The 80-page report, to be published today, is expected to vindicate the Garda whistleblowers.
It will bring into sharp focus the handling of the penalty points controversy by Mr Shatter since the publication of an internal Garda report on the issue last May, including his criticism of the actions of those who raised concerns.
Mr Shatter last night conceded the report would highlight “major administrative dysfunction” in the system and a “failure of management oversight”.
Sources close to senior Government ministers said the report, which will also be discussed by Cabinet today, would be “damning” about actions in the force.
One of the whistleblowers, John Wilson, said the report’s findings “call into question” the internal Garda report by Assistant Commissioner John O’Mahoney, which he said “minimised the allegations” he and Mr McCabe made.
That report was declared a “whitewash” by the opposition at the time, and Mr Shatter asked the Garda Inspectorate to review the penalty points system as well as the original O’Mahoney report.
The Garda Inspectorate spent eight months looking at the system and its chief inspector, Robert Olson, also interviewed Sgt McCabe about gardaí quashing penalty points.
Mr Shatter said that following the inspectorate’s report, there was a “comprehensive road map” to ensure the total integrity of the fixed-ticket charge system.
He said: “There is a major administrative dysfunction, a failure of management oversight and these are all issues that we need to ensure are addressed, that there’s full transparency to the system and that there’s no doubt about its integrity.”
The inspectorate’s report is expected to recommend the cancellation of points be taken out of the hands of superintendents and instead be dealt with by a central unit.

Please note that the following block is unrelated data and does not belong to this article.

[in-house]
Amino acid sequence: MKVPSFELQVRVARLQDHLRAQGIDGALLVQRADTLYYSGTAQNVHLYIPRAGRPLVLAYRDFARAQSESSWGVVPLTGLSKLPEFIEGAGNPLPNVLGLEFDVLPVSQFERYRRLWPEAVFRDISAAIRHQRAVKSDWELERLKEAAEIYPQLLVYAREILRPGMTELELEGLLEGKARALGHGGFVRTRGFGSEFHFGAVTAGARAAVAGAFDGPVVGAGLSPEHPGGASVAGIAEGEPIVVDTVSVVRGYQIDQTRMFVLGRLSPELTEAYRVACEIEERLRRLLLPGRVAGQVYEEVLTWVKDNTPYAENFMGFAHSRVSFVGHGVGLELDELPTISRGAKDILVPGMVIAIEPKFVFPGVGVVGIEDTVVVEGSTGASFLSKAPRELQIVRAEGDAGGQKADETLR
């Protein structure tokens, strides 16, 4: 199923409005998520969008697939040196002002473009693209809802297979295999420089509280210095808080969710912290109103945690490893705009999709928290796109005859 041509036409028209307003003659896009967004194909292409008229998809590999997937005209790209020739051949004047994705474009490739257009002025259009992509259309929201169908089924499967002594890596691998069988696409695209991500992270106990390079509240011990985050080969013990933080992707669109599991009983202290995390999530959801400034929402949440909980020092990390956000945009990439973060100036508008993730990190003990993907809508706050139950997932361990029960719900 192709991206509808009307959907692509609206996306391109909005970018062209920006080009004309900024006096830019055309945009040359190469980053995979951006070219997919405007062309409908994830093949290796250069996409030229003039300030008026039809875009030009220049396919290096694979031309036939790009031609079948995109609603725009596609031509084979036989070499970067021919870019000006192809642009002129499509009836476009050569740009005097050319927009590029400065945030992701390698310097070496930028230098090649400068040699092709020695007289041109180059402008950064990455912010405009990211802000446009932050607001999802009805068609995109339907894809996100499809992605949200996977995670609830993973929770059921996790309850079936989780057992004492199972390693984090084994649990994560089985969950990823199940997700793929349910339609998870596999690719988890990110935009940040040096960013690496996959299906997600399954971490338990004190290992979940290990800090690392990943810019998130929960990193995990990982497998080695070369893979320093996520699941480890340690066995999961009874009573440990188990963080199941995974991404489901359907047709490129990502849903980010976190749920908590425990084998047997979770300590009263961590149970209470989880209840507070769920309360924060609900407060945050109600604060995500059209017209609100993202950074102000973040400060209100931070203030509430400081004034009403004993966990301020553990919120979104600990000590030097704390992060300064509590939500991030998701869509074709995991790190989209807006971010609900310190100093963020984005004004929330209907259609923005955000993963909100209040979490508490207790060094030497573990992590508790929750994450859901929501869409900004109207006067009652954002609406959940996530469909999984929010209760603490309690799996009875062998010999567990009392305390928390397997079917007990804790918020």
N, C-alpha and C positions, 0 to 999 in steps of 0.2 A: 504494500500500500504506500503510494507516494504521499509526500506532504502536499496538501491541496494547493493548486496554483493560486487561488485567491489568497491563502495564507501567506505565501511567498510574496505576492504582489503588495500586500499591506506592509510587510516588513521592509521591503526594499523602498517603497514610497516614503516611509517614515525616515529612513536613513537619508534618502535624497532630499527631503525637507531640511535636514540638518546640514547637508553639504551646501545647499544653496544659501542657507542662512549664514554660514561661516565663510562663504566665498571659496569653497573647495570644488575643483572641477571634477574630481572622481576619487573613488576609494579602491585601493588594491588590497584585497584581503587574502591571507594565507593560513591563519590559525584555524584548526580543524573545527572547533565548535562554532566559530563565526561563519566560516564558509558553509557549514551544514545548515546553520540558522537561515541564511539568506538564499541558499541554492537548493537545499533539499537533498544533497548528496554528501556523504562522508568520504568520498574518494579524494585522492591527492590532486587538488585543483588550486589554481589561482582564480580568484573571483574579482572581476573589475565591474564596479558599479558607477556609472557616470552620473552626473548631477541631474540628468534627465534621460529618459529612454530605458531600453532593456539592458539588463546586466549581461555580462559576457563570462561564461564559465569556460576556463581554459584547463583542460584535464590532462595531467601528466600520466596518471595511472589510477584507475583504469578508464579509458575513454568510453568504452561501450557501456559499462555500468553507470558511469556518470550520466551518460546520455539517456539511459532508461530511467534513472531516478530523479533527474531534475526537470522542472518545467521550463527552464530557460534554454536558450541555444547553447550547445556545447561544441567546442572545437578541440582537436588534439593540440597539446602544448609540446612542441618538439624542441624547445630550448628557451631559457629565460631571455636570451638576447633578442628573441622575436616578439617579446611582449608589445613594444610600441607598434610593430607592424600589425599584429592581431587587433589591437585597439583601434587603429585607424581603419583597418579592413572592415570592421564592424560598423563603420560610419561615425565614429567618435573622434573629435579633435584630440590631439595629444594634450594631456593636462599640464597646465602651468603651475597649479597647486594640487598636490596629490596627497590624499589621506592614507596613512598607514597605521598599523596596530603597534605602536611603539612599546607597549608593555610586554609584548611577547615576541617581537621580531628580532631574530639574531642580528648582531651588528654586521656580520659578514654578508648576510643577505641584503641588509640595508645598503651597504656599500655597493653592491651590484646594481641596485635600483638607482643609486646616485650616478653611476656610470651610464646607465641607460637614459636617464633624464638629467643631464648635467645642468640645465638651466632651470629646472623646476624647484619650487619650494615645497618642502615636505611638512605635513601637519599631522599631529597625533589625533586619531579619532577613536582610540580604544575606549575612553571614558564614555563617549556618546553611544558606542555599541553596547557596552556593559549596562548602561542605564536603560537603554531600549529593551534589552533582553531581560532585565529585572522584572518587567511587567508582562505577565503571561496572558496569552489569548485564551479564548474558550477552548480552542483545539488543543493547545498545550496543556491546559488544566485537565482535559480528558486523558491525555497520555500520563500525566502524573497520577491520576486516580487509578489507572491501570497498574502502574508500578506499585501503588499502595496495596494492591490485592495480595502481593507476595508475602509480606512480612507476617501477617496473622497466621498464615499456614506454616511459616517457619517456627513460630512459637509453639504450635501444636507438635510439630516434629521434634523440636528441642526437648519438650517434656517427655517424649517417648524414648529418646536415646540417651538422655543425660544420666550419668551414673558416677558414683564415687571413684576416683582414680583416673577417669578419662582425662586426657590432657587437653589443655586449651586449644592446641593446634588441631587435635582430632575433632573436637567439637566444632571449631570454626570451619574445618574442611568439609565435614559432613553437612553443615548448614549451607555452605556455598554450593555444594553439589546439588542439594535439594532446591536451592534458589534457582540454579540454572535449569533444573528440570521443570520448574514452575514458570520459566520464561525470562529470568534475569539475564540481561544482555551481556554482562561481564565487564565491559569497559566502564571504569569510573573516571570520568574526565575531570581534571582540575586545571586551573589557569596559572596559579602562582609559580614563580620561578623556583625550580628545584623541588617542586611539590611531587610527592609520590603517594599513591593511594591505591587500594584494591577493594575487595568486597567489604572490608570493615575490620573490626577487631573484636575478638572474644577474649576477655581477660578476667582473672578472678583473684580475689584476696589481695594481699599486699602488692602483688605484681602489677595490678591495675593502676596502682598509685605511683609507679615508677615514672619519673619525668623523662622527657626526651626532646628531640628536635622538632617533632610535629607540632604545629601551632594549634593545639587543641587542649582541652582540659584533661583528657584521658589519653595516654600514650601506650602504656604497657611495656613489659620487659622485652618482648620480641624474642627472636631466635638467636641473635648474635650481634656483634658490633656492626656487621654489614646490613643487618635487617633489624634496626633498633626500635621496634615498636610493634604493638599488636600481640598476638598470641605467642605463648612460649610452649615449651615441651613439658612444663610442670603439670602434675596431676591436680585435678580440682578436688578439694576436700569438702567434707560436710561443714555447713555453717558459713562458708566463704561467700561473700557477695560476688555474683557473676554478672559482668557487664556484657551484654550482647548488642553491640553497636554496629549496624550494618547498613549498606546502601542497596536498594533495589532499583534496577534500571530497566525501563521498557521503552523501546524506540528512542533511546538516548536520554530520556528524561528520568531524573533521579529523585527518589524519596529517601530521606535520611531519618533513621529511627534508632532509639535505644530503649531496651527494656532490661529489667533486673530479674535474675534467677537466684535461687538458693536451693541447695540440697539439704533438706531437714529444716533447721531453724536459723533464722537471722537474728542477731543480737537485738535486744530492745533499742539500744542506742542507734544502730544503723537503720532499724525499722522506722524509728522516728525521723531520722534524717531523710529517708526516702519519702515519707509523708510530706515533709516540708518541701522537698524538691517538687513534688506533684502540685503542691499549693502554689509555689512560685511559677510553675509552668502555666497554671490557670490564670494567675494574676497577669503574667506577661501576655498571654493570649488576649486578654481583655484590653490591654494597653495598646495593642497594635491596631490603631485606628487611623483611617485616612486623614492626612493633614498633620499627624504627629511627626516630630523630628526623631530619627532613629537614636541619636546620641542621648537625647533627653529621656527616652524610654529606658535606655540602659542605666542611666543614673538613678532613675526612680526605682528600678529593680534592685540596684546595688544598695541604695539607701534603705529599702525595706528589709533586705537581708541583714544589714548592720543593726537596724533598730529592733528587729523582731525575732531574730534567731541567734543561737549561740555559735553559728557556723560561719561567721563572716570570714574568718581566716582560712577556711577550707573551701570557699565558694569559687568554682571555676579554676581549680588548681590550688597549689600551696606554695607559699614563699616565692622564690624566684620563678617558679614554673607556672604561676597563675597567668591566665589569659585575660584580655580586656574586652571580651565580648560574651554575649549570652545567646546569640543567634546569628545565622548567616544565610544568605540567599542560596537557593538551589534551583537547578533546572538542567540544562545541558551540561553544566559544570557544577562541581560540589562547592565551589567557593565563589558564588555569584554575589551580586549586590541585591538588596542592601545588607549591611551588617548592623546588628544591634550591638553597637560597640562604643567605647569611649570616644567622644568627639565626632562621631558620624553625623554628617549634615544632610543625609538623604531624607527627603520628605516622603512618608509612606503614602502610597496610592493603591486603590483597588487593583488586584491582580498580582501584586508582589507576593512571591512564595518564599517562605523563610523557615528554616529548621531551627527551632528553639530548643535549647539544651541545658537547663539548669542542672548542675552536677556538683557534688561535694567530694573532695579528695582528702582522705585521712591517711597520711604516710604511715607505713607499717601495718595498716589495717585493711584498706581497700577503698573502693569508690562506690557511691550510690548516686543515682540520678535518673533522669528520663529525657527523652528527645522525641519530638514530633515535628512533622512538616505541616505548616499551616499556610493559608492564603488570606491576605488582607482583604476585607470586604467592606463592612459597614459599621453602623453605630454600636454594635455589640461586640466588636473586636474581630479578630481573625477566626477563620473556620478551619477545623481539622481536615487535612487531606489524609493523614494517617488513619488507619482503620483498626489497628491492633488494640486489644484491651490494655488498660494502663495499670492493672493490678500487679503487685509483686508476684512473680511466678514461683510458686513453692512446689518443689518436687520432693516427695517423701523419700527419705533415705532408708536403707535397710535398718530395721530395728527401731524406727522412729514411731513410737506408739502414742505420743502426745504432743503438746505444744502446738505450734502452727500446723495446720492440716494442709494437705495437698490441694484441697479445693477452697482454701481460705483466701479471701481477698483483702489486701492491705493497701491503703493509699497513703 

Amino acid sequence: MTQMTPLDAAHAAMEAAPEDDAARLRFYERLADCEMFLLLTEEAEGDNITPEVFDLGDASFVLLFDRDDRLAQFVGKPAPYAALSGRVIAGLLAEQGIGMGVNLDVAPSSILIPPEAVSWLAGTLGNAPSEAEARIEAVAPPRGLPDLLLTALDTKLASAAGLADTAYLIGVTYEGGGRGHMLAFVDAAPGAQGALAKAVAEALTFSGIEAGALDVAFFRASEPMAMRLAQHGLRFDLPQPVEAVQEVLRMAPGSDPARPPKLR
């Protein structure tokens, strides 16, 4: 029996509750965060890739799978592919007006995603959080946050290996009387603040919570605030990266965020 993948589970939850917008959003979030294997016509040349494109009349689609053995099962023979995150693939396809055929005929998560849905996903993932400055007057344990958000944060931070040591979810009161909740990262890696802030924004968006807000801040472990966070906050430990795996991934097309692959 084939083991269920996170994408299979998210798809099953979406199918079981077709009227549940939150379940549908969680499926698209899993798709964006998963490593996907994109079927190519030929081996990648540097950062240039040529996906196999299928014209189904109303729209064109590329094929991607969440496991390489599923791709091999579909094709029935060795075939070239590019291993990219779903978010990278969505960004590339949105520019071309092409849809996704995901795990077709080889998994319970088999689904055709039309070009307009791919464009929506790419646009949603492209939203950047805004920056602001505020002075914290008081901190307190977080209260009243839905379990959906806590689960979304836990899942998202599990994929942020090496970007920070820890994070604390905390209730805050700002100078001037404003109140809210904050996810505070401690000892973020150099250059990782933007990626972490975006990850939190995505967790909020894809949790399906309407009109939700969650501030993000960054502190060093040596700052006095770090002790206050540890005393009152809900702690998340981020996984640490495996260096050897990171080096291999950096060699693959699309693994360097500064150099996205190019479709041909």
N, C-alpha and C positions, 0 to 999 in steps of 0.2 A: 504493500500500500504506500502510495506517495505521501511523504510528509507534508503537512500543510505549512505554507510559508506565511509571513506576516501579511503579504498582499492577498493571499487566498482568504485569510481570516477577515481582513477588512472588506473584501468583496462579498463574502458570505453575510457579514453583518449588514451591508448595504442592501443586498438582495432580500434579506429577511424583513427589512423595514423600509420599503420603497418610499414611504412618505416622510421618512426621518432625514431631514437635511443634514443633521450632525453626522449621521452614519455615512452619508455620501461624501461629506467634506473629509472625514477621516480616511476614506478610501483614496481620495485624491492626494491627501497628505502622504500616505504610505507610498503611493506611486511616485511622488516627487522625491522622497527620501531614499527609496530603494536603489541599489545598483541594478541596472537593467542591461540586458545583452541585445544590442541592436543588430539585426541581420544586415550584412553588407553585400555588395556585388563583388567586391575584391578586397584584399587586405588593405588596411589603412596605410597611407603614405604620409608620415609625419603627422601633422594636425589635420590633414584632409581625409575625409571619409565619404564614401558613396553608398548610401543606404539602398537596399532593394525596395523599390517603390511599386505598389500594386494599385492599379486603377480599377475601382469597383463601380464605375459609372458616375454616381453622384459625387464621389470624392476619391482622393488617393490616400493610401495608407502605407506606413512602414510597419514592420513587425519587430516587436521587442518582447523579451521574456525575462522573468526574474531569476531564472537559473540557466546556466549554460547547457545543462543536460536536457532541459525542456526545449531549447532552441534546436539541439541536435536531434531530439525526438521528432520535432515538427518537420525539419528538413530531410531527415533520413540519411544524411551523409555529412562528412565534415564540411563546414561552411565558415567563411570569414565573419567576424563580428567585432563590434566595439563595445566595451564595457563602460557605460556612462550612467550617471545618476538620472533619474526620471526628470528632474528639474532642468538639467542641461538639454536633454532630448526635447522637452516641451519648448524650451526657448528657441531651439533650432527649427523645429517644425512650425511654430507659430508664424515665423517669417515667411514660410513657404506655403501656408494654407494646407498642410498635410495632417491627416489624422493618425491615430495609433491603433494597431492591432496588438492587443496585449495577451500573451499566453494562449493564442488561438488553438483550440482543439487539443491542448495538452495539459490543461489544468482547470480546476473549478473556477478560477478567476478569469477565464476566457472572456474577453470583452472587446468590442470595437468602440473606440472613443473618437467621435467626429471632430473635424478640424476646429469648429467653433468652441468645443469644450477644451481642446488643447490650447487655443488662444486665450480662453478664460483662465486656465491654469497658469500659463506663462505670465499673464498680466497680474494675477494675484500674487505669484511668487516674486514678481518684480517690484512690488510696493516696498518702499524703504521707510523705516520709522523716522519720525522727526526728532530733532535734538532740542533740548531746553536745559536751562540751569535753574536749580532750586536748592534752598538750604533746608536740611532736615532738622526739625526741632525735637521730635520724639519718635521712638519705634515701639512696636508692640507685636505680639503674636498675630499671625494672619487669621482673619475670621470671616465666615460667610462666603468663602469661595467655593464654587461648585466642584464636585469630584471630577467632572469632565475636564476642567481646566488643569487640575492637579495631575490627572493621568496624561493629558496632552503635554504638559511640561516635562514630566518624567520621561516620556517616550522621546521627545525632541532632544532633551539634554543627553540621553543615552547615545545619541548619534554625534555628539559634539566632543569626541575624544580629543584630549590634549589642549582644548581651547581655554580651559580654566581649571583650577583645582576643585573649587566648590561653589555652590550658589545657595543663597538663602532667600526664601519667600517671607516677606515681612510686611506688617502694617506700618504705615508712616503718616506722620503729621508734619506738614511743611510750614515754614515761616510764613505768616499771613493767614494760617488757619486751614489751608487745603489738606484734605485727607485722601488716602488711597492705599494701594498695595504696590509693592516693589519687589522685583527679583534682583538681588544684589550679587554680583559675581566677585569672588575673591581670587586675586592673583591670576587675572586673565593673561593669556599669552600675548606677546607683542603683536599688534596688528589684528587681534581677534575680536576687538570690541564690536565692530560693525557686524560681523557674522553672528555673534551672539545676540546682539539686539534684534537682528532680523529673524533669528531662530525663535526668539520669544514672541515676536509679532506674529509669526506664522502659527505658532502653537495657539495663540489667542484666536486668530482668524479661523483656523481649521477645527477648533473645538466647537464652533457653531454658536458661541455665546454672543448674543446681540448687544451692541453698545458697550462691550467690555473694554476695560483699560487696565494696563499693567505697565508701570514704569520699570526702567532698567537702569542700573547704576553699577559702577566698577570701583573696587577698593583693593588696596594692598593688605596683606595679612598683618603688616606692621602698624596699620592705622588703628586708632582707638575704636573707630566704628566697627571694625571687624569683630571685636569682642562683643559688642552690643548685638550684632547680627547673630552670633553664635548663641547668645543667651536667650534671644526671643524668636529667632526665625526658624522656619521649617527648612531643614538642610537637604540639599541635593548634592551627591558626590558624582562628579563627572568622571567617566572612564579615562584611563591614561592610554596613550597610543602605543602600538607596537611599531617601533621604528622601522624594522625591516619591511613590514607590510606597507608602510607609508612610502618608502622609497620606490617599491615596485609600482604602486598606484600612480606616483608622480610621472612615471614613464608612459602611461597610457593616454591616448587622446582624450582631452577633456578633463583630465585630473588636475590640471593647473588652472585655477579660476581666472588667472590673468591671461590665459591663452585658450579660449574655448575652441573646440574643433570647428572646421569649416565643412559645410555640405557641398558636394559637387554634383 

It also highlights concerns about the processing of points, the lack of record keeping regarding fixed charges and the wiping of points.
It will also highlight where changes are needed on how points are allocated to the drivers of company or hired cars, where payments are being made instead of cases going to court and issues around the endorsement of points on licences.
A Department of Transport spokesman last night said these changes are already legislated for but “cannot be enacted because the gardaí and courts have yet to agree to implement them”.
Fianna Fáil criticised what it described as the minister’s “selective leaking” of details of the report, which was reported on RTÉ’s Six One news yesterday evening.
Party justice spokesman Niall Collins said: “Once again, on an important issue of public order, Alan Shatter and the Government’s first priority is news management and trying to maintain control of headlines.”
Independent TD Mick Wallace told RTÉ’s Prime Time the minister and Garda Commissioner Martin Callinan had “gone to huge lengths to minimise everything that came their way”.